Why Your Self-Published Business Book Doesn’t Belong in Bookstores

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Why Your Business Book Doesn't Belong in Bookstores

The long wait is over. After months of writing, editing, and agonizing over every word, you finally hold your book in your hands. You’ve done all the right things, even some pre-launch promotion on Twitter and social media. You’ve told your coworkers, clients, business colleagues, and your mom. Maybe you’ve hired a publicist, you’ve done a press release, and been interviewed on local radio.

Then comes the question:

Why isn’t my book in bookstores?

We get asked this a lot. As a self-published author who’s hired a publishing consultant or book coach (or even if you’ve gone it alone), this might feel like the next logical step. After all, bookstores are the stairway to published author heaven. In a world of Amazon online shopping, to see your physical book on the shelf of your local book store is a real thrill. We get that. Really! We wouldn’t be in the book business if we didn’t.

While we can’t speak for other book consultants, we can say that for Brilliant Idea Books authors, bookstore distribution and placement is NOT the most effective way to promote your book.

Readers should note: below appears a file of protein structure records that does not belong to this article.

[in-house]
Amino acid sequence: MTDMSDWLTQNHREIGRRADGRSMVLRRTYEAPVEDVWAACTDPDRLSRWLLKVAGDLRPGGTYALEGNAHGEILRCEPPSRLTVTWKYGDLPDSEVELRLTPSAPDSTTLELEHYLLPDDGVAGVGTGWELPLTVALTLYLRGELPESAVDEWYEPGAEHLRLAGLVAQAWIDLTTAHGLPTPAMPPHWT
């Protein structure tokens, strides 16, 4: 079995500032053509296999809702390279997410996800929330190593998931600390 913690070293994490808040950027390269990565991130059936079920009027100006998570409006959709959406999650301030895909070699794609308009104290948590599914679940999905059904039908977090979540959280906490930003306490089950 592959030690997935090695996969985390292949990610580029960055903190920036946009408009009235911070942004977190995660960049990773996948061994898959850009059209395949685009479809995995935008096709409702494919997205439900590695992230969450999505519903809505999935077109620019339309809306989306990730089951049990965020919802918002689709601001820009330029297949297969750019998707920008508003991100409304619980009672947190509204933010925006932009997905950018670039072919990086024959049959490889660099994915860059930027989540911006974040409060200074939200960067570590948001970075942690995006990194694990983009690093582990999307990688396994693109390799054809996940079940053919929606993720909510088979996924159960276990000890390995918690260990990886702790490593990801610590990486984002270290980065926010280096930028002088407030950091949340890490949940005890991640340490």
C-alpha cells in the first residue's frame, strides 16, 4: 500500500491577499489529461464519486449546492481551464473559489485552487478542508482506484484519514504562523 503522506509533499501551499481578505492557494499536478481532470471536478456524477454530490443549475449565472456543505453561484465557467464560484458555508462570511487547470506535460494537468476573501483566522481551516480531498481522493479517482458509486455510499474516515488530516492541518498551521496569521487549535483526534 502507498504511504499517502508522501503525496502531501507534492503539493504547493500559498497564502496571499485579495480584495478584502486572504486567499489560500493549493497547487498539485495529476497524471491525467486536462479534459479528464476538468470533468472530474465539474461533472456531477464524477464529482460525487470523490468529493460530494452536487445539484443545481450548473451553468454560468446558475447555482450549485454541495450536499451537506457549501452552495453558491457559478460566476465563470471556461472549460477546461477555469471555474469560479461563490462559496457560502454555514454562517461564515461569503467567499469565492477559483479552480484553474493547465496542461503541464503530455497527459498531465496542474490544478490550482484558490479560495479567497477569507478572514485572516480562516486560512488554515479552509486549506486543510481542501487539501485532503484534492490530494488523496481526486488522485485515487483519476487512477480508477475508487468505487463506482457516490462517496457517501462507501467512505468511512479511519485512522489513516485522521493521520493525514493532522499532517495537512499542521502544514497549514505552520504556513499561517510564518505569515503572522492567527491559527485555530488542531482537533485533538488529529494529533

Why? Here’s the short answer.

It takes a (helluva) lot of time and money for self-published books to get on the radar (never mind into the inventory and then shelf space) of a retail bookstore. In the case of big bookstore chains it’s just about impossible. They just aren’t that interested you (sorry). There are too many traditionally published books clamouring for attention—over 300,000 per year. Frankly, bookstores have enough on their plate competing with Amazon for readers’ dollars than to give up shelf space to a self-pubbed author.

And now the long answer.

The Business Book as the New Business Card

The Brilliant Idea Books model of self-published business books is “the book as business card”, or the $20 Business Card, to be exact. We’ve written about it before here, and we’re backed up in our thinking by this Fast Company article by Ryan Halliday and this one by James Althucher.

In our model, the goal of the book is not retail sales (digital or print). Instead, your book is a promotional tool that establishes your brand, your credibility as an expert, and your tangible difference over your competition. It’s a vehicle for spreading your philosophy and ideas.

There is something powerful about being able to say: “I wrote the book on XYZ, AND here it is.”

What we’re not talking about is a business book masquerading as a 45,000 word brochure, full of salesy schlock and rampant self promotion. We don’t want to read that and neither does your tribe. The best business books, self-published or not, are thoughtful, well written, researched, and enlightening.